It’s been kind of hard as well. You feel really empowered after the course because you’ve got these tools, and you feel like you can make a difference, but then it’s a bit ‘Catch 22’. The guys on the courses so far have all been friends of Ben’s, and people have said, “I wish we’d have known all of this sooner.” But you can’t help someone unless they want to help themselves, which is something that we’ve all been trying to get our heads around too.

Everyone is really excited on the idea that change is happening, so this is just the start. We’re intending on carrying on doing as much training as possible for people.

Broyd frontside inverts for Raemers, Go Skateboarding Day 2019. Photo: Wig Worland.

Do you feel that the attitude towards mental health issues within the skateboarding community have altered much over the course of the last 18 months?

I think it definitely has. Since we lost Ben, people are opening up a lot more about how they’re feeling. The people closest to Ben, we knew personally that he was really bloody struggling, but people that were fans of Ben’s skateboarding, or didn’t know him personally, they just saw this really happy go lucky guy. That’s the thing with mental health; you can’t see it. At face value, you look at pictures or videos of Ben skateboarding and he looks like he was always having the best time, so when he died I definitely think it gave the skate community a real shake. Everyone wants to be there for each other, and everyone is normalising talking about mental health.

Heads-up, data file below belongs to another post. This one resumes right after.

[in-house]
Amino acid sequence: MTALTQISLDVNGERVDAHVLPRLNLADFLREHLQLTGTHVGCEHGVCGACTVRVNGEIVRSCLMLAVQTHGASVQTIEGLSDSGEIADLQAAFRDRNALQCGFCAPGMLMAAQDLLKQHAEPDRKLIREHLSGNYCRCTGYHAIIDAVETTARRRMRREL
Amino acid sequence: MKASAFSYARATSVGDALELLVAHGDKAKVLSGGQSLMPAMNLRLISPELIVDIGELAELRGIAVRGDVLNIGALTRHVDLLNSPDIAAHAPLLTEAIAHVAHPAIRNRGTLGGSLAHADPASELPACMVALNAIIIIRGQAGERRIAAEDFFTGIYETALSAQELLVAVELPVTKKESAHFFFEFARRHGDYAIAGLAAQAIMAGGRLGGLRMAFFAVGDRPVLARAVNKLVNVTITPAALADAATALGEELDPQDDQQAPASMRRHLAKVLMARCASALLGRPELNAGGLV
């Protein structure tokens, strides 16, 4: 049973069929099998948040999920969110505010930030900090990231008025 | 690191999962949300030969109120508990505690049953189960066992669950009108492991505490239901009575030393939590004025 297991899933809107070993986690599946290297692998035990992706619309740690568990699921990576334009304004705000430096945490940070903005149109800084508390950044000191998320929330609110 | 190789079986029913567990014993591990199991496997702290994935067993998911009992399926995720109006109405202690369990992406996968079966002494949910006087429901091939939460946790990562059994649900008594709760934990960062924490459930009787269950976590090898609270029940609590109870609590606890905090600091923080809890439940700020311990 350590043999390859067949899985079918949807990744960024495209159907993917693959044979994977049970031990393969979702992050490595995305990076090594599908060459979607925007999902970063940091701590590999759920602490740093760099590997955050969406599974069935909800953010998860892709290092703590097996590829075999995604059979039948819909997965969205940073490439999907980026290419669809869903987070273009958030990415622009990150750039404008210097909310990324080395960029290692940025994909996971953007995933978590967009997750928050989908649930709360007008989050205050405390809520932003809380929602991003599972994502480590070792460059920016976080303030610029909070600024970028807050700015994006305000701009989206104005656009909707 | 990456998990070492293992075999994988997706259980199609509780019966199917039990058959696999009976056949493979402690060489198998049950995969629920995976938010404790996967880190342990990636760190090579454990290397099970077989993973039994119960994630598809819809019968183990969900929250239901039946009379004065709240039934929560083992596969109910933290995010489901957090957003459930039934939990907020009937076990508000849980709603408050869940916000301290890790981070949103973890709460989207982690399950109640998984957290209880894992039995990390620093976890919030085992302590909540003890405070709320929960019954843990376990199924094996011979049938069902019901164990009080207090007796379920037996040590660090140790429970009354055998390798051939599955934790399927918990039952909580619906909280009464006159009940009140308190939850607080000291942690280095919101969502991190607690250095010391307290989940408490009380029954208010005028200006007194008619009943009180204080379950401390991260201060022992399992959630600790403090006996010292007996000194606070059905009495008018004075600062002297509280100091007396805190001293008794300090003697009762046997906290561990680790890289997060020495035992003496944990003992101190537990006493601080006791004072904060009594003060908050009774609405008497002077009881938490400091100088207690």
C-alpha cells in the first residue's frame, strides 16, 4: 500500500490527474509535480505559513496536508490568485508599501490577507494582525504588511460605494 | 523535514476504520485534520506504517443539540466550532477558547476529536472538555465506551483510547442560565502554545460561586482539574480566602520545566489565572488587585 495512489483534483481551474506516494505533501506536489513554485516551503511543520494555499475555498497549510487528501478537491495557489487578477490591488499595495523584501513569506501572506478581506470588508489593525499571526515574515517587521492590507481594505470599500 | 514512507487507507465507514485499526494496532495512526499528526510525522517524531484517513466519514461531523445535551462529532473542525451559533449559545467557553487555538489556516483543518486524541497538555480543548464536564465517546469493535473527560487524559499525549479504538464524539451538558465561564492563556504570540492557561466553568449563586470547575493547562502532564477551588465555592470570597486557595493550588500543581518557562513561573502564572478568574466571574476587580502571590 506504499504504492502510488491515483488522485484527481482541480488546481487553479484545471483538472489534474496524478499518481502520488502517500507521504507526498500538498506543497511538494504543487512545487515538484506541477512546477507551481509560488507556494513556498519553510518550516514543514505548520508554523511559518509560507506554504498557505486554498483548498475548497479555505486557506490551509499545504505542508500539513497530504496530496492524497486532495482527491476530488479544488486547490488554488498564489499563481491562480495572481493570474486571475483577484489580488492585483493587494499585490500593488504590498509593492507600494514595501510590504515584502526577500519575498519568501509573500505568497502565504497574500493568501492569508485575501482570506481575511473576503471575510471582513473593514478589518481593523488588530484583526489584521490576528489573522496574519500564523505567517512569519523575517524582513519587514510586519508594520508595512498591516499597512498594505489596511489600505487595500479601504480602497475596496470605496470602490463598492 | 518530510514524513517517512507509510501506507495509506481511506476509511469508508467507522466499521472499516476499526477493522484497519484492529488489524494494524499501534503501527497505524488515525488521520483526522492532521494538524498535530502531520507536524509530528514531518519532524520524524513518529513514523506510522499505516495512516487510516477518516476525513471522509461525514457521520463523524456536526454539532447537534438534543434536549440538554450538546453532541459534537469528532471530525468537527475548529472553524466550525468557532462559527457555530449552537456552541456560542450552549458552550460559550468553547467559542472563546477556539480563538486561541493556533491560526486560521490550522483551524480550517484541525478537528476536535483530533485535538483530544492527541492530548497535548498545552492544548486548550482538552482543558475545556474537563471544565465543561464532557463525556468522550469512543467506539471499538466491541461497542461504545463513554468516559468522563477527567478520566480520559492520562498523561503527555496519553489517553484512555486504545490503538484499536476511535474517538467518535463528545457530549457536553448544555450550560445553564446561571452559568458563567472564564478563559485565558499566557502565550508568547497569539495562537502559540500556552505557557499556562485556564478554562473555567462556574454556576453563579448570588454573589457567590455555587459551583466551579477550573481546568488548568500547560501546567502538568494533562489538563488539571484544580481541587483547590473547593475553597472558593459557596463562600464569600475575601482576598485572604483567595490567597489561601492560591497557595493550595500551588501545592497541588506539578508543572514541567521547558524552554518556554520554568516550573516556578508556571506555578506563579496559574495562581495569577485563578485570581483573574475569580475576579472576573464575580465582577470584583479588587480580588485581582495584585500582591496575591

If somebody reading this feels like their mental health might not be great, or something is troubling them and they are struggling to open up about it, what advice would you give them?

I’ve got a few tips to give. There’s an app by Grassroots called Stay Alive, which is amazing to have on your phone. It’s like a little logbook for you to keep. It has all sorts of information on there, and you can fill it with pictures. If you are feeling really low, it will reiterate to you just how loved you are.

Crisis and Samaritans, those are two numbers that you should definitely have in your phone too. Use the Shout crisis text line by texting the word ‘SHOUT’ to 85258, or call the Samaritans on 116 123. They’re 24 hours and there’s someone on the end of the phone that you don’t know. A lot of the time people find it easier opening up to someone who isn’t a family member or a friend.

Always remember that if you feel like your friends and family might judge you for how you’re feeling, they absolutely won’t. Always reach out, and never feel embarrassed or annoyed with yourself for not feeling OK. We’re human beings and there is no way we are all wired to be constantly walking on cloud nine, being happy as Larry. Life is bloody tough. Just know there’s always someone there for you, and you are so loved. My inbox is always open to anybody who is struggling. Sometimes it’s better to type how you’re feeling instead of trying to vocalise it over the phone.

Similarly, if somebody were having concerns about someone they know, what would you like to say to them?